THE pink parasol had tender whalebone ribs and a slender stick of cherry-wood. It lived with the willful child in the white-house, just beyond the third milestone. All about the trees were green, and the flowers grew tall; in the pond behind the willows the ducks swam round and round and dipped their heads beneath the water.
Every bird and bee, every leaf and flower, loved the child and the pink parasol as they wandered in the garden together, listening to the birds and seeking the shady spots to rest in, or walking up and down the long trim pathway in the sunshine. Yet the child tired of it all, and before the summer was over, was always standing by the gate, watching the straight white road that stretched across the plain.
“If I might but see the city, with the busy streets, and the eager crowds,” he was always saying to himself.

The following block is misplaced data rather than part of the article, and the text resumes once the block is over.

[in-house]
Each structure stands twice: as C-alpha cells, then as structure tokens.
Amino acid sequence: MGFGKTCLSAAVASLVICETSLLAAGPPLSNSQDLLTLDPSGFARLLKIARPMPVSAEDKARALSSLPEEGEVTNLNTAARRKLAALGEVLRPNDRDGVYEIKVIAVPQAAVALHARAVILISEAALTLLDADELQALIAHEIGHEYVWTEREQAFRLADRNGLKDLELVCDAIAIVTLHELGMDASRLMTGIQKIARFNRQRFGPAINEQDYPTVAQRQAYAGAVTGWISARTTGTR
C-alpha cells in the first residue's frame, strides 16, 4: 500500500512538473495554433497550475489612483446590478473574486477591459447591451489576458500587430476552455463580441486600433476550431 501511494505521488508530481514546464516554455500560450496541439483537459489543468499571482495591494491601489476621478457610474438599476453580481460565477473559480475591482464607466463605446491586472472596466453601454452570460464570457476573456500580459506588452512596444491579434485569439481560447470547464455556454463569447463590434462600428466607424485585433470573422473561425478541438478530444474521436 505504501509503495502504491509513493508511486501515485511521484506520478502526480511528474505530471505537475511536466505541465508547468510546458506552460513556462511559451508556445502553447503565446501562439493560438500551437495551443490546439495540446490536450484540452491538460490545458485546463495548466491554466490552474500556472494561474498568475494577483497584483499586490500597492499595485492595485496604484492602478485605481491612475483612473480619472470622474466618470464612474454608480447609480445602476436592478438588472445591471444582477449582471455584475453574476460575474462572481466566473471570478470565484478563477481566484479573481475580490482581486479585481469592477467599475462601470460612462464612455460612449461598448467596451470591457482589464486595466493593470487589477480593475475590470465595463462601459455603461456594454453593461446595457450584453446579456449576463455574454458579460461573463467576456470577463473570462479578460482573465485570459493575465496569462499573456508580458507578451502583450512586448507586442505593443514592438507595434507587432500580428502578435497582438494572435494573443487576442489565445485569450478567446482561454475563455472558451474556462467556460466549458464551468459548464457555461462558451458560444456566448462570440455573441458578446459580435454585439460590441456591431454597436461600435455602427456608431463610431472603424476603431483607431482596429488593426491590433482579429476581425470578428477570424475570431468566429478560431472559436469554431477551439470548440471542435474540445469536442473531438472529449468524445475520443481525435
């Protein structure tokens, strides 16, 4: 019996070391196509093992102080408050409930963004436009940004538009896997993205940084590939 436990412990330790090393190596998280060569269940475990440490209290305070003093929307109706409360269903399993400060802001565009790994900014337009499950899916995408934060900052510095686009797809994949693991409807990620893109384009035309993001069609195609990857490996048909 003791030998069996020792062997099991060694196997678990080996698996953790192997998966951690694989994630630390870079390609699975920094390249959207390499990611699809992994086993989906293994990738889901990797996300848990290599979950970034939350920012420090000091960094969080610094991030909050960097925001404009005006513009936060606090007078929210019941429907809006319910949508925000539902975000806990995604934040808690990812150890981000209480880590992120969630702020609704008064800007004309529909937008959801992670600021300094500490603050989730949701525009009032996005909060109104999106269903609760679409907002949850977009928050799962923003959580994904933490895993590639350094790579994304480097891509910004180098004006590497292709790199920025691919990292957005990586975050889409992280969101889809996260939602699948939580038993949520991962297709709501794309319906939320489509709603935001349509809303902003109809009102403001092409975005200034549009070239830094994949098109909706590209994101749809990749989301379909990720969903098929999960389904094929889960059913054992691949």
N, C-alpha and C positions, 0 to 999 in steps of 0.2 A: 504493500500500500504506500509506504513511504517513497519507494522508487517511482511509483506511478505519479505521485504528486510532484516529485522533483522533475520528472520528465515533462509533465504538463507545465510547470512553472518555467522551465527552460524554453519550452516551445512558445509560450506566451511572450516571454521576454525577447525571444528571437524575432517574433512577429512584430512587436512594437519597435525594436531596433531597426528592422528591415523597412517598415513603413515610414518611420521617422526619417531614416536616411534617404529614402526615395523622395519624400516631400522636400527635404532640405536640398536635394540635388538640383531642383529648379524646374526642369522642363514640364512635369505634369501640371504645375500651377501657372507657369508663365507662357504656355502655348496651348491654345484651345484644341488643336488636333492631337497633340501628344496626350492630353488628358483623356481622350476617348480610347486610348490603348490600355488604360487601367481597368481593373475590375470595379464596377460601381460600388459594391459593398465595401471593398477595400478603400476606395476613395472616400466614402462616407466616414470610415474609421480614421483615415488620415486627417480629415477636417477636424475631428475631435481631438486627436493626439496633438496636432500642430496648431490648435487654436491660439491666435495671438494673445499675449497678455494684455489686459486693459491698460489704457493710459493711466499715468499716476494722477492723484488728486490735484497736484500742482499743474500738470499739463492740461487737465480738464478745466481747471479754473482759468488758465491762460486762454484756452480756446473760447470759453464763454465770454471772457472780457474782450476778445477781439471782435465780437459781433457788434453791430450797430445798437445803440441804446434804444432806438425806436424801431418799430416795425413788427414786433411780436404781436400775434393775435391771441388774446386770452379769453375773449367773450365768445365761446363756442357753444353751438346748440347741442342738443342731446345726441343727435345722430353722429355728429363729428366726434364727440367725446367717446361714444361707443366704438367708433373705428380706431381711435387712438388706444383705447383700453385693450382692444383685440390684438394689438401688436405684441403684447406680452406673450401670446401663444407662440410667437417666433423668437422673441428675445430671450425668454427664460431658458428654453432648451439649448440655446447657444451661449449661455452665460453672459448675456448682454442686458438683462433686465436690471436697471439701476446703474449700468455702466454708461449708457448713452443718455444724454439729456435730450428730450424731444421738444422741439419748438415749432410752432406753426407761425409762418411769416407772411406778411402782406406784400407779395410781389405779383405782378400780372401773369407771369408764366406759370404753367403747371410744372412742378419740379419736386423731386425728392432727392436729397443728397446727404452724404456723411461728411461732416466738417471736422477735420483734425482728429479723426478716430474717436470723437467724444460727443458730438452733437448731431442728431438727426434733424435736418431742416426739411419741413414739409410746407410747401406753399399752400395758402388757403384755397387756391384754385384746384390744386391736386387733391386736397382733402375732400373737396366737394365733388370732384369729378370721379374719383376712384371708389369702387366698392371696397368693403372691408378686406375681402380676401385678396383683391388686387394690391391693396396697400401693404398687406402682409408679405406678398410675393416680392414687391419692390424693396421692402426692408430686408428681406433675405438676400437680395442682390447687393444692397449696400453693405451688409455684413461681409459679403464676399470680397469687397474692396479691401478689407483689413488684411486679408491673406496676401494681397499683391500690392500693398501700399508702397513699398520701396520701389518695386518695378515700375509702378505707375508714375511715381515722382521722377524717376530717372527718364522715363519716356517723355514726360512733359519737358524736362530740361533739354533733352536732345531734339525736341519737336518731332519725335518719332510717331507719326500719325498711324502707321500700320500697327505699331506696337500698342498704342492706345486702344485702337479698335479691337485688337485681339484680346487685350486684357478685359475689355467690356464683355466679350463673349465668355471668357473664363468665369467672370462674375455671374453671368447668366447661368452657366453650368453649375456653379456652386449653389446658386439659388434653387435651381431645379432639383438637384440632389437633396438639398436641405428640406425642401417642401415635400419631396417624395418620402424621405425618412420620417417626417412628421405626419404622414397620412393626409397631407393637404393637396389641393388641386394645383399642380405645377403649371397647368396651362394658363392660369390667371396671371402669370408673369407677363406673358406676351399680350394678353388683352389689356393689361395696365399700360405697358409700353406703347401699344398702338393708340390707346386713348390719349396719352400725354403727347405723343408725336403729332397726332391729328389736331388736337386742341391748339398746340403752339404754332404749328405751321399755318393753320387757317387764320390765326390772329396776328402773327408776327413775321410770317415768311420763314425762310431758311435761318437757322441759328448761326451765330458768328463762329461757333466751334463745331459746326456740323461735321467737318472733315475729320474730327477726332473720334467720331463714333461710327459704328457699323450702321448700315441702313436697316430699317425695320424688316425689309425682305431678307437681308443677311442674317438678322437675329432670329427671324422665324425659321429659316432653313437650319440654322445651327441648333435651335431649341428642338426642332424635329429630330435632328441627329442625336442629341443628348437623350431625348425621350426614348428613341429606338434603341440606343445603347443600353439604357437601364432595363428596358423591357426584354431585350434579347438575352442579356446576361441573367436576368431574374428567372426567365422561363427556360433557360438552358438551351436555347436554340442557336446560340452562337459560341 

Then all that lived in the garden knew that the child would not be with them long. At last the day came when he flung down the pink parasol, and, without even one last look at the garden, ran out at the gate.
The flowers died, and the swallows journeyed south; the trees stretched higher and higher, to see the child come back across the plain, but he never came. “Ah, dear child!” they sighed many a time, “why are you staying? And are your eyes as blue as ever; or have the sad tears dimmed them? And is your hair golden still? And your voice, is it like the singing of the birds? And your heart oh! My dear, my dear, what is in your heart now, that once was so full of summer and the sun?”
The pink parasol lay on the pathway, where the child left it, spoilt by the rain, and splashed by the gravel, faded and forgotten. At last, a gipsy lad, with dark eyes, a freckled face, and little gold rings in his ears, came by; he picked up the pink parasol, hid it under his coat, and carried it to the gipsy tent. There it stayed till one day the cherry-wood stick was broken into three pieces, and the pink parasol was put on the fire to make the water boil for the gipsy’s tea.